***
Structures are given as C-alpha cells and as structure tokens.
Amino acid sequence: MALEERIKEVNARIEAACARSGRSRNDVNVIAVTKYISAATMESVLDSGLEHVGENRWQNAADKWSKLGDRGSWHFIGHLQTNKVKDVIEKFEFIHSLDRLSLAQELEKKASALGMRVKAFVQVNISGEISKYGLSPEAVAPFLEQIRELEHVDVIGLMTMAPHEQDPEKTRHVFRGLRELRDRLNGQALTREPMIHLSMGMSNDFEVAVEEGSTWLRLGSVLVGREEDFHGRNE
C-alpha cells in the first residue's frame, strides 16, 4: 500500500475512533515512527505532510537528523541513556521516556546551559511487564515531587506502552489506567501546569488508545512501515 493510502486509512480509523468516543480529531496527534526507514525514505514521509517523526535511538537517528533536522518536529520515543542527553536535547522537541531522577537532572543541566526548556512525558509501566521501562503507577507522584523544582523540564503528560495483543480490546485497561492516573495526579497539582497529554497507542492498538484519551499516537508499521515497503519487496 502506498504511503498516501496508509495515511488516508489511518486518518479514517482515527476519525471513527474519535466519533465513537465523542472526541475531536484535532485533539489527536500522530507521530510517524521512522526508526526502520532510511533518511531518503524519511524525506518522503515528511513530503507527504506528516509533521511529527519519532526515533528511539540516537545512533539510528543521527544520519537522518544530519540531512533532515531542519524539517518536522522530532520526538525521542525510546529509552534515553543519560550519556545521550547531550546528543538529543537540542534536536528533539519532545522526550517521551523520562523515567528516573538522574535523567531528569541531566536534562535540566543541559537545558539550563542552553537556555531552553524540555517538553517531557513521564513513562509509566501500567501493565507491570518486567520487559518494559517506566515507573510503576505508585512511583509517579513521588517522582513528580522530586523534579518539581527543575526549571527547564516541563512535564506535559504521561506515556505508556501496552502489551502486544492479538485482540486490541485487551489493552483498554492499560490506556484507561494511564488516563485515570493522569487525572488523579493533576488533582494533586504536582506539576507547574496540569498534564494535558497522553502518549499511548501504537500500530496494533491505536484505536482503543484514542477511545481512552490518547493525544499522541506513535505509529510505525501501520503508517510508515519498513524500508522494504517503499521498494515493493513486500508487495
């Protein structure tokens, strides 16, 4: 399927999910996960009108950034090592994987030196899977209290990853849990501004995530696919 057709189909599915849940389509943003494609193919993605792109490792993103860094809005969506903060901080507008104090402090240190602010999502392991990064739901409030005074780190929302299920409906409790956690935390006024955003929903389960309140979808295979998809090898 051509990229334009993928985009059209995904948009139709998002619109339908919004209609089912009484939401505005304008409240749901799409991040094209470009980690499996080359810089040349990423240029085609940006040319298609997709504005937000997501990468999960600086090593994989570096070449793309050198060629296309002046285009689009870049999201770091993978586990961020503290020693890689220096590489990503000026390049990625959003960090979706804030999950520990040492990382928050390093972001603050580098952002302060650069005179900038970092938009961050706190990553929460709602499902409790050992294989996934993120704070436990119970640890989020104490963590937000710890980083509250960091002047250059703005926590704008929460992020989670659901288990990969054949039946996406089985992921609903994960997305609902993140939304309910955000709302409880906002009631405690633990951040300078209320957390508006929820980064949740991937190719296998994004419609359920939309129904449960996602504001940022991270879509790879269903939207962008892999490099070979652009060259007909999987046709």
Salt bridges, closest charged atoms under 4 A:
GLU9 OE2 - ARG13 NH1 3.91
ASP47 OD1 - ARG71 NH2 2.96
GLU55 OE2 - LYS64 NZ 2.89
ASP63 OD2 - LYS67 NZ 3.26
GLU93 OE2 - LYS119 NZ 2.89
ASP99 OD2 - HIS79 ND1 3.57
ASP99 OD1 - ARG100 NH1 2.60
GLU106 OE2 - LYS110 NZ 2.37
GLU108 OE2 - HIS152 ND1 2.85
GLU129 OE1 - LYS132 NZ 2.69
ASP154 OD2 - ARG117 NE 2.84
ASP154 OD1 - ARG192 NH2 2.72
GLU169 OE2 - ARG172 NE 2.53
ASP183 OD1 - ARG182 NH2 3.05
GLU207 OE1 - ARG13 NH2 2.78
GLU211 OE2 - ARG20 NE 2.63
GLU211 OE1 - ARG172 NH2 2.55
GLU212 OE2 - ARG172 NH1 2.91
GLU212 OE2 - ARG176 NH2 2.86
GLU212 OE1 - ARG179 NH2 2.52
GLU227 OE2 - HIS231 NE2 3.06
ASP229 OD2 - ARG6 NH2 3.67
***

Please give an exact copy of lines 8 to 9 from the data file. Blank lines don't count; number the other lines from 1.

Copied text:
GLU55 OE2 - LYS64 NZ 2.89
ASP63 OD2 - LYS67 NZ 3.26